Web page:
Why Everyone Should Consider Vitamin D Supplements

vitamin d sunshine vitamin

What is Vitamin D?

Commonly called “The Sunshine Vitamin”, Vitamin D is something your body can produce from exposure to sunlight.

It helps your body to use calcium in order to build strong bones.  Vitamin D is also responsible for supporting your immune system.

It’s estimated that 1 in 33 cases of the common cold would be prevented in the UK if everyone supplemented with Vitamin D.

Vitamin D has also been shown to improve mood, reduce the risk of heart disease and help with certain cancers.

What foods contain Vitamin D?

The Recommended Dietary Allowance of Vitamin D for adults is 600 IU (15µg). In some cases this can be obtained from sunlight, but in winter months it needs to come from your diet.

Foods high in Vitamin D include:

  • Egg yolks
  • Cheese
  • Foods “Fortified” with Vitamin D – commonly breakfast cereals and milk
  • Fatty Fish – Salmon and Mackerel
  • Mushrooms (due to sun exposure during growth)
foods high in vitamin d
Vitamin D content of common foods (Image: webmd.com)

As you can see from the image, other than a daily dose of salmon it can be hard to meet the nutritional requirements from food alone. The UK health service recommends Vitamin D supplementation for everyone over the age of 1.

What are the signs of Vitamin D deficiency?

It’s important to evaluate how likely it is that you are deficient. If you spend all your time indoors, or your climate doesn’t offer much sunshine in the winter months, then you are probably not getting the sun exposure you need. Based on data from the UK population, 1 in 5 people have a true deficiency, while 3 in 5 are said to have insufficient levels.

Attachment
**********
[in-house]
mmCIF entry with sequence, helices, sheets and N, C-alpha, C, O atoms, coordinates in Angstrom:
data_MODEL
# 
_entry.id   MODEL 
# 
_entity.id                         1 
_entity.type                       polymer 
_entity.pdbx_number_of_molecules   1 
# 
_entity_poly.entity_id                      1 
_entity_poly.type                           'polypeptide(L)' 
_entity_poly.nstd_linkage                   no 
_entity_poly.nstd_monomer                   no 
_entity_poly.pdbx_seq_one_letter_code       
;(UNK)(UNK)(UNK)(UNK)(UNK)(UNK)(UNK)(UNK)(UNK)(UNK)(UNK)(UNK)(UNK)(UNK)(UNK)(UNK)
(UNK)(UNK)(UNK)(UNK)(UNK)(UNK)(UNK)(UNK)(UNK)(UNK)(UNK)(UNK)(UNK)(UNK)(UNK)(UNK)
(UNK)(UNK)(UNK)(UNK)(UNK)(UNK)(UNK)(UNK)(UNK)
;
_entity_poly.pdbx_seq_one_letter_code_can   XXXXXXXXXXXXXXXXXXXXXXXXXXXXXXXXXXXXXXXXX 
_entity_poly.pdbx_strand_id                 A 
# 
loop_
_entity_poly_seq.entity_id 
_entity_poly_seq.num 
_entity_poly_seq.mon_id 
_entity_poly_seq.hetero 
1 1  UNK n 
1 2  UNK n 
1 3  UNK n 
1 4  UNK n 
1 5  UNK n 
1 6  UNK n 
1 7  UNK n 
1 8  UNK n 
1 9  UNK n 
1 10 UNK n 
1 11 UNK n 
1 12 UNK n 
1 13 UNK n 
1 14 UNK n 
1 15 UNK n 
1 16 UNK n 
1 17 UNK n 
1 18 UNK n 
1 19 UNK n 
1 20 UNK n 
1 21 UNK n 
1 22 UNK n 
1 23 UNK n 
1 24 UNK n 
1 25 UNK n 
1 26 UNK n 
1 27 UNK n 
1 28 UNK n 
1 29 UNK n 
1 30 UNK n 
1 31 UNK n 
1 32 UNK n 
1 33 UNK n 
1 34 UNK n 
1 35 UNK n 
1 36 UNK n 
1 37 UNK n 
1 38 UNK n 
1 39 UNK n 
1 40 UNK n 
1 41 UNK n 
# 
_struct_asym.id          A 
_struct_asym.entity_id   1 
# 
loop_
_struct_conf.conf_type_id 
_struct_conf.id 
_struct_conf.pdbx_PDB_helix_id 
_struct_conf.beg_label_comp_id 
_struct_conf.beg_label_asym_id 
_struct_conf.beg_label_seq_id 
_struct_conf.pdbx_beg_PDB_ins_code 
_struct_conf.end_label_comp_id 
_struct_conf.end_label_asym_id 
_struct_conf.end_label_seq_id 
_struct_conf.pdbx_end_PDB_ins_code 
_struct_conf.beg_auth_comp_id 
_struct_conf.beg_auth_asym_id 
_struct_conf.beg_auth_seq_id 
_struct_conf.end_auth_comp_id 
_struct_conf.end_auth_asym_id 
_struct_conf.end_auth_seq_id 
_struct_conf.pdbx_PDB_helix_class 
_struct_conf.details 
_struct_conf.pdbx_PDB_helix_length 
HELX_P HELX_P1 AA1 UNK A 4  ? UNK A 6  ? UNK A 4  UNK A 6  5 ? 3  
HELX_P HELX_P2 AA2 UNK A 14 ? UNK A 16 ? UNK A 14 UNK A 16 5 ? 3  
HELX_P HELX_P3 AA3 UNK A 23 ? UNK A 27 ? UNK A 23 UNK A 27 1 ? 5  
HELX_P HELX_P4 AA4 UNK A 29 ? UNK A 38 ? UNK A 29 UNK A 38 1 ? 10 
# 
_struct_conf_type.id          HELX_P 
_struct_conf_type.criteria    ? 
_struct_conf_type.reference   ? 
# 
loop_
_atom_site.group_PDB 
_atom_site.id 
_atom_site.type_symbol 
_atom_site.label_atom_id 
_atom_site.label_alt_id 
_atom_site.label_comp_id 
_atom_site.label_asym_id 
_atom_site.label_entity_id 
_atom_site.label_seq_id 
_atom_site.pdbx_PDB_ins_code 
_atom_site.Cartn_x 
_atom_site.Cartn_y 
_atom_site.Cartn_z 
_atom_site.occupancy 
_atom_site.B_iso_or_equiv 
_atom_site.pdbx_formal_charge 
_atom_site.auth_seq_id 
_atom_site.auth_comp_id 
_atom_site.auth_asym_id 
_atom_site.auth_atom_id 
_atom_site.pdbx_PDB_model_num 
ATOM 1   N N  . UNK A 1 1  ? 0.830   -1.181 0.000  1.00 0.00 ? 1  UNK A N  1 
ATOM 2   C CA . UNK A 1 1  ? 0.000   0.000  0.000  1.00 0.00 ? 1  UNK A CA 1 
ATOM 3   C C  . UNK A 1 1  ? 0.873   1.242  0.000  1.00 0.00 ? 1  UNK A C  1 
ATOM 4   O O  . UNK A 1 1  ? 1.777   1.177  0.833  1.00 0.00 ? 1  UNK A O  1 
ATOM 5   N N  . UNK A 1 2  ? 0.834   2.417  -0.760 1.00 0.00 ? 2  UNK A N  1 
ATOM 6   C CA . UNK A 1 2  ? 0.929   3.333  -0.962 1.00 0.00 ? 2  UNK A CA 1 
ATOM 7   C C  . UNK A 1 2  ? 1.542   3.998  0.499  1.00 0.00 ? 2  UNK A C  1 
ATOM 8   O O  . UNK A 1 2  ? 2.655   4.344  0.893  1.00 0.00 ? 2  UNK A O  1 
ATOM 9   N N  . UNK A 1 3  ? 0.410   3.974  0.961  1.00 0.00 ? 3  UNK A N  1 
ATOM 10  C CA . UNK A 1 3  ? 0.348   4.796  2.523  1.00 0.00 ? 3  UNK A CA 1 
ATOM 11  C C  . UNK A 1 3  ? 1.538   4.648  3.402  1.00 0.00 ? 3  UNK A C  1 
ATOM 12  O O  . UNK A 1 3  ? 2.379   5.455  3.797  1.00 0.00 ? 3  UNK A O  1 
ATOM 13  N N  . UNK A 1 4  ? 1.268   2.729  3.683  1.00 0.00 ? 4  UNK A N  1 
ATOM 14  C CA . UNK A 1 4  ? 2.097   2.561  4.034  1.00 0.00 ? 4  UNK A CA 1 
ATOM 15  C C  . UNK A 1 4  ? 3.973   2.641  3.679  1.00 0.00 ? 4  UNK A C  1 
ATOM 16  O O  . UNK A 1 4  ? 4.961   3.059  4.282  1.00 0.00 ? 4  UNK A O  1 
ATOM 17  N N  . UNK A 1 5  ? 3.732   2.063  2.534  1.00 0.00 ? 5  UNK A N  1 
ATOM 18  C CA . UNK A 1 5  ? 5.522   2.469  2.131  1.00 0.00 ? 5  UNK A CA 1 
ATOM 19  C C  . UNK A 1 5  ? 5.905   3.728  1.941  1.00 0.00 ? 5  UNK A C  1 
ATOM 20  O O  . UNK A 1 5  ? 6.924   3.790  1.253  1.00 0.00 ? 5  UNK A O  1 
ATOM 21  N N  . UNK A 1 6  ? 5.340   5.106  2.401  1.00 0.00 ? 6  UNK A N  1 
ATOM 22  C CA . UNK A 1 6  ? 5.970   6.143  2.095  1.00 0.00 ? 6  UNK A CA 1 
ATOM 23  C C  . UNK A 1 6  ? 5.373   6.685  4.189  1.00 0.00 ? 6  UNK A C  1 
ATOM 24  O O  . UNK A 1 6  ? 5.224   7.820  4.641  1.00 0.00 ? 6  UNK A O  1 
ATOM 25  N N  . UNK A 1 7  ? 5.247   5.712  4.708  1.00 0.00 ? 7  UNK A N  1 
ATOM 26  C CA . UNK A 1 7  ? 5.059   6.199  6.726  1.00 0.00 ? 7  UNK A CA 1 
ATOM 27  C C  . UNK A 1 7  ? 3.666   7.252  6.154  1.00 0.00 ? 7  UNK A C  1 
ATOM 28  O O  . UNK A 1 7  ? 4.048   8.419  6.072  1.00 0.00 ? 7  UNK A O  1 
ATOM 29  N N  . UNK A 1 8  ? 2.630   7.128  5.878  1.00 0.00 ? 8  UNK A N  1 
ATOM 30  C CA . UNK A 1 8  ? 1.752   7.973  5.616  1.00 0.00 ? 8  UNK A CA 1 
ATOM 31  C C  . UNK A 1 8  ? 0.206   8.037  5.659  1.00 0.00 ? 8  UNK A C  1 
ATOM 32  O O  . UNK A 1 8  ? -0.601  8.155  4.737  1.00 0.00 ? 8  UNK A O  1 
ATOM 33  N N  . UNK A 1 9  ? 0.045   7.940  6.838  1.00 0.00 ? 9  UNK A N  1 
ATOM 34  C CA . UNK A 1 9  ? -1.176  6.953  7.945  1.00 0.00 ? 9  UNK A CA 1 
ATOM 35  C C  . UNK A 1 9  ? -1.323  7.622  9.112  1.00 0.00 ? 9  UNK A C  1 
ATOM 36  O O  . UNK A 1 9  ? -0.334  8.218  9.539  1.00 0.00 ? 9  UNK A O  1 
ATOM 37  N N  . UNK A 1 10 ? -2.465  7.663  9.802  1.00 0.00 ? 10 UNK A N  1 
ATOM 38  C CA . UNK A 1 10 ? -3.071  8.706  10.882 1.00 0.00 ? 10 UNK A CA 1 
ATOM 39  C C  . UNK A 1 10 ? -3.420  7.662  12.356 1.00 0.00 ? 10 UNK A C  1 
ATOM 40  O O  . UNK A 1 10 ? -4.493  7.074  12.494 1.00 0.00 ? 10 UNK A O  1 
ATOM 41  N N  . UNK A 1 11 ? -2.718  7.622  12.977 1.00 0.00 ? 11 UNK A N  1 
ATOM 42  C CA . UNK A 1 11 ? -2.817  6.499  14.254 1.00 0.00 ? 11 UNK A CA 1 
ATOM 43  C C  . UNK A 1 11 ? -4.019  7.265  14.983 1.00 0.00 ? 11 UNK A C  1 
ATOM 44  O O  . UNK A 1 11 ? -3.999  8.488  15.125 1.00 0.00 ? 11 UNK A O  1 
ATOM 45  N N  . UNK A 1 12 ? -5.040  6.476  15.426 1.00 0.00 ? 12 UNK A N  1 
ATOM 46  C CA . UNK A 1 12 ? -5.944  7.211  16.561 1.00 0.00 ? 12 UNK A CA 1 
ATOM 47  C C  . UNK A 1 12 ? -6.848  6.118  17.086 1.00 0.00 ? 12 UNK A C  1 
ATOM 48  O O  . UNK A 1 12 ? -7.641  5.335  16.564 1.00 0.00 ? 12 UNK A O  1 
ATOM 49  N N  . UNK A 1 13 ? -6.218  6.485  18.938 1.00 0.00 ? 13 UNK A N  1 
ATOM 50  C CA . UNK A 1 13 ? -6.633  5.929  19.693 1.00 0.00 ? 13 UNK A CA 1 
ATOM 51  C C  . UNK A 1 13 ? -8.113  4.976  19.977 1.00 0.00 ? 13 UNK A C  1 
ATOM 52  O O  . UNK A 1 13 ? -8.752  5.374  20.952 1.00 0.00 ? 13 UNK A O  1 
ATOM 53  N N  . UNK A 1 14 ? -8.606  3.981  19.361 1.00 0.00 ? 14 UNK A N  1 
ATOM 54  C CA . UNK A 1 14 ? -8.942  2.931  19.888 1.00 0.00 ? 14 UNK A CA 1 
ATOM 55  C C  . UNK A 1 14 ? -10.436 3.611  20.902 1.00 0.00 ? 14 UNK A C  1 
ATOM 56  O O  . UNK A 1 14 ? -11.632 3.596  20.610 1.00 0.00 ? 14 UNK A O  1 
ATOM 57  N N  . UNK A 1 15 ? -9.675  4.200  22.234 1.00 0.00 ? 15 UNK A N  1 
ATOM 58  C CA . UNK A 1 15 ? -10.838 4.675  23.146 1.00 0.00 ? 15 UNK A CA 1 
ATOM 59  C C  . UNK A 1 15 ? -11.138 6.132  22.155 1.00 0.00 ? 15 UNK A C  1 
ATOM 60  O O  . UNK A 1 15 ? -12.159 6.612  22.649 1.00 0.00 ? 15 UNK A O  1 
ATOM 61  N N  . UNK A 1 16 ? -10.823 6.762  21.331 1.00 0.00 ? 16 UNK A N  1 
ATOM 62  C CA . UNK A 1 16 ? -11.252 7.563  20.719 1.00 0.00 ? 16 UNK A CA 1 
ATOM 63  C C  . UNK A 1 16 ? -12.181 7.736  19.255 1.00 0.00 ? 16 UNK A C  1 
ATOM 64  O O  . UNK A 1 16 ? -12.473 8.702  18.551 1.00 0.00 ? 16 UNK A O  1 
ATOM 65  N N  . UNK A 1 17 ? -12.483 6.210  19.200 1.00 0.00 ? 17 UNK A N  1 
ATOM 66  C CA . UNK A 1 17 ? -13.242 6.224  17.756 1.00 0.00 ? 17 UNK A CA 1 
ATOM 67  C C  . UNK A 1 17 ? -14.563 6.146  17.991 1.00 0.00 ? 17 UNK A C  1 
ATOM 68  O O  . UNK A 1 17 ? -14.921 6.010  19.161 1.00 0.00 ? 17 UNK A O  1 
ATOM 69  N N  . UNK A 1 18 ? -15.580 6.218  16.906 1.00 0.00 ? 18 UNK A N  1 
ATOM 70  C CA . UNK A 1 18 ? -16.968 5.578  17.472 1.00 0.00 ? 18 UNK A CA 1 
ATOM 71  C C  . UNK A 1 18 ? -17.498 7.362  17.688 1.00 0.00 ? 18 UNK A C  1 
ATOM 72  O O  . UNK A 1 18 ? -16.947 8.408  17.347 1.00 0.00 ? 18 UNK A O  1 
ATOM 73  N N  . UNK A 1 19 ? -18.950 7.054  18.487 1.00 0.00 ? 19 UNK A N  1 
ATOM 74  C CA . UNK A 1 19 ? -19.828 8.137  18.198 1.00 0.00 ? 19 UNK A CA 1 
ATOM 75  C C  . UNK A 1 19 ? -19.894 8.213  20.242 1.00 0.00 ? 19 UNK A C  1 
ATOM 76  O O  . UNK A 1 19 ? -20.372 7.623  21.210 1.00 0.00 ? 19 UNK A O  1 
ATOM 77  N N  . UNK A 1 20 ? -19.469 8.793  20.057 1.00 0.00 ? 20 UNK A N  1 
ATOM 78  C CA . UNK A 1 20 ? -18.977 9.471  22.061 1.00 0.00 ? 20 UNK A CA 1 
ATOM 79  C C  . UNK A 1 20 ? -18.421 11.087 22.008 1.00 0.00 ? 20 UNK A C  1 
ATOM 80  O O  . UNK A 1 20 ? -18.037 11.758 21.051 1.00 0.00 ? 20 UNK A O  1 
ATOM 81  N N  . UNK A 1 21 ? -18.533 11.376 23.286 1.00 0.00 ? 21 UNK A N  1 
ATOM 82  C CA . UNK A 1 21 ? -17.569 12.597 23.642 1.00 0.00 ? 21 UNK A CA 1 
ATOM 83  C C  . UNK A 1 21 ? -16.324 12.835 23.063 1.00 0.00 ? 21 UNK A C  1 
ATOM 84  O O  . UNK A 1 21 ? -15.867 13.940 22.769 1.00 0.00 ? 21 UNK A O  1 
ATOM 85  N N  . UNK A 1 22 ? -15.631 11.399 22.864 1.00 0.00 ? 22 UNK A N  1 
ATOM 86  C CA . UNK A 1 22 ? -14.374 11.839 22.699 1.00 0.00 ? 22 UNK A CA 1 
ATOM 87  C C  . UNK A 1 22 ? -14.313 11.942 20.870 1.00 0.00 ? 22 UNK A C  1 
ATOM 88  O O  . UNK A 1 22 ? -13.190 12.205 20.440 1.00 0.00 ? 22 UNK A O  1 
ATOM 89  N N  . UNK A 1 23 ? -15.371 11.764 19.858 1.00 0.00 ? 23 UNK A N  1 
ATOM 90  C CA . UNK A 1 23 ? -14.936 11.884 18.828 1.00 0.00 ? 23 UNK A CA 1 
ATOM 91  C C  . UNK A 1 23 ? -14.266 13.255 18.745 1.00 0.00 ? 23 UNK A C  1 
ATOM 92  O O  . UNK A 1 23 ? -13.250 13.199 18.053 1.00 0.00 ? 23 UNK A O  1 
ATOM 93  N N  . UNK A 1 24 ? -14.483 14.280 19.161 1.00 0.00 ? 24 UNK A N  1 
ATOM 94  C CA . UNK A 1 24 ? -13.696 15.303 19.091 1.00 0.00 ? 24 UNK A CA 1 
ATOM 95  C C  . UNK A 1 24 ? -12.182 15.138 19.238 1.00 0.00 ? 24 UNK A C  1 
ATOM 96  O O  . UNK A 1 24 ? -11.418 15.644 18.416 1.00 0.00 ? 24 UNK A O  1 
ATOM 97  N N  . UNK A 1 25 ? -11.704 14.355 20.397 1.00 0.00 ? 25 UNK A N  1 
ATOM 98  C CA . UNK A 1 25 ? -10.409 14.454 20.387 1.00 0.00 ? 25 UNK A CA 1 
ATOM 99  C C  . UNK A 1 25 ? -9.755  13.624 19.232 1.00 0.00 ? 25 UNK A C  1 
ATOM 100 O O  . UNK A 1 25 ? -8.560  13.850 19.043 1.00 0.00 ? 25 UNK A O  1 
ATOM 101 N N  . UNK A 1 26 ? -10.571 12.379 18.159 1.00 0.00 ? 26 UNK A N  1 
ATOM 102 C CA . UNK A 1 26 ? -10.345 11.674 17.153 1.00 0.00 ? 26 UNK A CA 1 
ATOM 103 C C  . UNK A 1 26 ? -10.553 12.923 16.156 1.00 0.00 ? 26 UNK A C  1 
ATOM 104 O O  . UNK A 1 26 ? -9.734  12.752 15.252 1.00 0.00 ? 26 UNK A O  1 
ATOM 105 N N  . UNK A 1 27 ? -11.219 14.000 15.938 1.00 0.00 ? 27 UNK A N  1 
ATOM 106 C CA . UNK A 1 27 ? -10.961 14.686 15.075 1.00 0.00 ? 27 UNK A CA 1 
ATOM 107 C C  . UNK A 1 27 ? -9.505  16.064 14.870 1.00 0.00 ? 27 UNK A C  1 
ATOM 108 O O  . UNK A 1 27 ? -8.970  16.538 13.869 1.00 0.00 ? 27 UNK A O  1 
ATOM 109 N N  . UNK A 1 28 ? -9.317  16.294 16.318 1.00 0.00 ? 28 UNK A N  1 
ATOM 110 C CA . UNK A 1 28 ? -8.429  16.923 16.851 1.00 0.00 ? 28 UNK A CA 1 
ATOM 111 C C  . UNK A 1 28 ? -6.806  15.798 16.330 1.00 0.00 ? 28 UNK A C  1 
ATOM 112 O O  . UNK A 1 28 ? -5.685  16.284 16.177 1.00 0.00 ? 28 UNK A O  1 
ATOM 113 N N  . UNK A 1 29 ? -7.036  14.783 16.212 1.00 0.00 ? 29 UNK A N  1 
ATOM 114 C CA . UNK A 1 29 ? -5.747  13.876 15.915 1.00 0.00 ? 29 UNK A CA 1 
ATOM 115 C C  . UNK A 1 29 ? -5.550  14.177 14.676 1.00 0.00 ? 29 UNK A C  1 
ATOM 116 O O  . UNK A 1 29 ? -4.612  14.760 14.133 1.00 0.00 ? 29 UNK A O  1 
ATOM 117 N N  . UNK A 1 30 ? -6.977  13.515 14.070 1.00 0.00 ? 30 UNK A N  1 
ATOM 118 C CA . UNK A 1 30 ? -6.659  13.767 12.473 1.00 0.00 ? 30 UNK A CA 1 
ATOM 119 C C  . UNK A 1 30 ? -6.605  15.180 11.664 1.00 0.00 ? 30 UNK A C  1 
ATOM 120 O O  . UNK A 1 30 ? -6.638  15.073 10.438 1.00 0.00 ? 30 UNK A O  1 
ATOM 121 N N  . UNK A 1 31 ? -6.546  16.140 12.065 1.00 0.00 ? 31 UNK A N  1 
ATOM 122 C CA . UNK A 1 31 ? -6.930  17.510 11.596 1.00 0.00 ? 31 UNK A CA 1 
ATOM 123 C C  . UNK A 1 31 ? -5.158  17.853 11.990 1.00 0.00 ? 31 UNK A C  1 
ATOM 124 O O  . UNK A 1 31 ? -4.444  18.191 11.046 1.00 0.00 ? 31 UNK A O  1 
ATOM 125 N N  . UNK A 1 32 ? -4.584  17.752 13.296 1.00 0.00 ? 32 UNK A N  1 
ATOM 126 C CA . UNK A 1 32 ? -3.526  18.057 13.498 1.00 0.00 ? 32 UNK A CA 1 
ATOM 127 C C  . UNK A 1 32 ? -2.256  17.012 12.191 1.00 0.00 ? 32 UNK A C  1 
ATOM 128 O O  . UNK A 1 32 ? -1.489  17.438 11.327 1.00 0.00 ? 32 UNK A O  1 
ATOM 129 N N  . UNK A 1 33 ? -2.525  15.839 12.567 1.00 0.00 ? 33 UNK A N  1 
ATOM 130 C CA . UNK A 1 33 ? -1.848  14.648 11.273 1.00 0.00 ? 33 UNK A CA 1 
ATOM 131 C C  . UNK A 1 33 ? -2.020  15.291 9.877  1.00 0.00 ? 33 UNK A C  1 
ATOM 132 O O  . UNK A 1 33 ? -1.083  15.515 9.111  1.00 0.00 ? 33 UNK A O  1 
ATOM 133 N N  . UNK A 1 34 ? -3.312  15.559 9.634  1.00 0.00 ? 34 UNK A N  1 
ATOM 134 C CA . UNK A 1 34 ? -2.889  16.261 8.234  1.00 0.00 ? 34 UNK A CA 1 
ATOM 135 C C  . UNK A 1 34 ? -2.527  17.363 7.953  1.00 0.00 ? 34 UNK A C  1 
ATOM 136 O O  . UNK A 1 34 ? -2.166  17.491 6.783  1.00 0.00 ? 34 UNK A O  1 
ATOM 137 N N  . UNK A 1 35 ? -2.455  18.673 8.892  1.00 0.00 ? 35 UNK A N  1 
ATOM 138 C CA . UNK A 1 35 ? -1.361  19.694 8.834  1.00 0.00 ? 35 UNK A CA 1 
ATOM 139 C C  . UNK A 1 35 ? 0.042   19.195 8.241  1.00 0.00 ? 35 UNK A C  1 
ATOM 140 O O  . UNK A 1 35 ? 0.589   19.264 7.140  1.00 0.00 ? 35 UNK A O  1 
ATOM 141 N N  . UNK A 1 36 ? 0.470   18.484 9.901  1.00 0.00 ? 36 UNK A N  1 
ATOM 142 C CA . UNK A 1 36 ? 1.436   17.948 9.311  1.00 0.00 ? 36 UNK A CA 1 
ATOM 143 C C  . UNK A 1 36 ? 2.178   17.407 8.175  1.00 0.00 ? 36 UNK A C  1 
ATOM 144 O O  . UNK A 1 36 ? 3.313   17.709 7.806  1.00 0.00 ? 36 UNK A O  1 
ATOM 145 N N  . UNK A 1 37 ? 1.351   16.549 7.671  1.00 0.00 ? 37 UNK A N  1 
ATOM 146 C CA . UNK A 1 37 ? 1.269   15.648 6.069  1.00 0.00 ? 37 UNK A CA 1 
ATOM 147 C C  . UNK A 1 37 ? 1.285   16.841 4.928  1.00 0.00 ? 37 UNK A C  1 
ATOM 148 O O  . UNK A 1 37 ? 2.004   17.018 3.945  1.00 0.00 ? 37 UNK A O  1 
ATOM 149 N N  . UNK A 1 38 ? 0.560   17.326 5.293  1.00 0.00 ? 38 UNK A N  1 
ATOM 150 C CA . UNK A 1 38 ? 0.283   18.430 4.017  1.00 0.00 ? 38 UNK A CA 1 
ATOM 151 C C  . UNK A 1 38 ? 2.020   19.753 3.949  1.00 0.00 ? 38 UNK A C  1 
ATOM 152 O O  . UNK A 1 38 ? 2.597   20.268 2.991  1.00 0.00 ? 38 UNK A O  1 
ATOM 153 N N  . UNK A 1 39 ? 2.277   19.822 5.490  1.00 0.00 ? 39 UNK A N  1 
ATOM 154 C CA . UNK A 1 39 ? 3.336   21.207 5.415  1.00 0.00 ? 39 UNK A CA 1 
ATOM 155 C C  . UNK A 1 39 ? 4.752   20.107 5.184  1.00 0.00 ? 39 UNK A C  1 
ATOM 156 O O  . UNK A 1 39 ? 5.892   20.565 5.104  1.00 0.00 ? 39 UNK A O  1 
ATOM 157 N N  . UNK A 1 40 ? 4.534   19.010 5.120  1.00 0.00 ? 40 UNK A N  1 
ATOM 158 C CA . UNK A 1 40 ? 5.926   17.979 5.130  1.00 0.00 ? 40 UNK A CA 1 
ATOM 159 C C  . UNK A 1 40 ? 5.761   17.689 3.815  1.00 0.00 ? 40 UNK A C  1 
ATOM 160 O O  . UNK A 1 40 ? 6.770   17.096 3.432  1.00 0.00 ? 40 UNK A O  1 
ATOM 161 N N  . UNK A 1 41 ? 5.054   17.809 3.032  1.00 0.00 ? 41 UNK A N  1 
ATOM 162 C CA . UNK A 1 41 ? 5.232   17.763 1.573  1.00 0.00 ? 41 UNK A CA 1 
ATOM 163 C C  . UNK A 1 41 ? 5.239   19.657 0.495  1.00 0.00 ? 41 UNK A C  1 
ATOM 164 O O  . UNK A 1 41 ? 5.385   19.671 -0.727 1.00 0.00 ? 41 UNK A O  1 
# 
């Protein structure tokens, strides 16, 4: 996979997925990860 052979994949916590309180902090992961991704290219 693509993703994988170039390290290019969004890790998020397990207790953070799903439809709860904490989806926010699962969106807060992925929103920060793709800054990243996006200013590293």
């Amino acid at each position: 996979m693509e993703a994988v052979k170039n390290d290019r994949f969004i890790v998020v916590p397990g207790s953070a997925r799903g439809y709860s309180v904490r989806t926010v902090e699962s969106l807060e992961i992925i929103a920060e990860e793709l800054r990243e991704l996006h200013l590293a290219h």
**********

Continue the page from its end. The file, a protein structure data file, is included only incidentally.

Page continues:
If you aren’t eating many of the foods above, that increases your likelihood of a deficiency.

Signs that could indicate Low Vitamin D:

  • Bone or muscle weakness
  • Regular stress fractures
  • Constant tiredness
  • Bodily aches and pains
  • A persistent low mood
  • Lack of energy

Remember that these symptoms are no guarantee of low Vitamin D as it can be due to other causes. The best way to confirm your Vitamin D levels if through a blood test.

Treatment for Vitamin D deficiency

Beyond ensuring you increase your sun exposure, and eating more foods that are rich in Vitamin D, there is the option of supplementation.

Initial estimates of Vitamin D IU (international units) per day have been revised, and around 2000IU a day is now recommended by some medical professionals.

If you are going the natural route and want to increase your sun exposure, remember that how much you absorb depends on several factors:

  • Sun cream – While good for blocking harmful UVA and UVB rays, a high factor sun cream will reduce the absorption of Vitamin D
  • Pollution – Living in a city with high pollution means the particles in the air will block some of the sun’s natural rays
  • Shade – Another problem with built up areas is that the buildings will block the sunlight, so while you might be outdoors you will need direct sunlight
  • Darker Skin – If you have darker skin, you are at a greater risk of Vitamin D deficiency

Personally I supplement with 2000IU around the winter months in the UK (September-March), as cloud cover limits the opportunity for sun exposure.

If you have a smaller frame, taking a 1000IU or 600IU tablet could be a starting point.

Vitamin D supplements
Popular brands of Vitamin D3 include Solgar and Holland & Barrett

Vitamin D side effects

It’s important to consult your GP before taking Vitamin D supplements, as it can interact with some commonly prescribed medications.

Those who take a higher dose have reported stomach problems including diarrhoea and vomiting. Other side effects include muscle weakness, confusion and a lack of appetite.

Many supplements have side effects if taken in too high a dose. However, it’s important to speak to your doctor if you experience any negative effects from taking Vitamin D.

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Site owner. I'm a graduate in Sports Science and have an MSc in Sports Biomechanics. I set up 9to5strength in 2015 as a resource for people interested in strength training, nutrition and fitness. I consider myself a fitness blogger and enjoy creating YouTube videos and trying out workout programs.